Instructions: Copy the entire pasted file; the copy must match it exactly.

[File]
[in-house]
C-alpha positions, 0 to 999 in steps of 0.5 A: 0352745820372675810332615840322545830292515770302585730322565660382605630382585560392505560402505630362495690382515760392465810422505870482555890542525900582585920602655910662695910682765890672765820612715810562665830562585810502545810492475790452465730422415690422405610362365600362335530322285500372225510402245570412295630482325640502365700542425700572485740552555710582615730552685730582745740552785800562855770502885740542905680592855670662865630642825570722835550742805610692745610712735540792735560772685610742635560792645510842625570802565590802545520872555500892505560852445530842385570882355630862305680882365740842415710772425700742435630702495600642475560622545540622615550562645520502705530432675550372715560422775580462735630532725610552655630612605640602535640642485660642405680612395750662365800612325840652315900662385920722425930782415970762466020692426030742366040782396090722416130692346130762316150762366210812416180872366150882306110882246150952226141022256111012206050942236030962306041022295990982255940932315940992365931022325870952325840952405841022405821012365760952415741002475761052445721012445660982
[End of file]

[in-house]
C-alpha positions, 0 to 999 in steps of 0.5 A: 0352745820372675810332615840322545830292515770302585730322565660382605630382585560392505560402505630362495690382515760392465810422505870482555890542525900582585920602655910662695910682765890672765820612715810562665830562585810502545810492475790452465730422415690422405610362365600362335530322285500372225510402245570412295630482325640502365700542425700572485740552555710582615730552685730582745740552785800562855770502885740542905680592855670662865630642825570722835550742805610692745610712735540792735560772685610742635560792645510842625570802565590802545520872555500892505560852445530842385570882355630862305680882365740842415710772425700742435630702495600642475560622545540622615550562645520502705530432675550372715560422775580462735630532725610552655630612605640602535640642485660642405680612395750662365800612325840652315900662385920722425930782415970762466020692426030742366040782396090722416130692346130762316150762366210812416180872366150882306110882246150952226141022256111012206050942236030962306041022295990982255940932315940992365931022325870952325840952405841022405821012365760952415741002475761052445721012445660982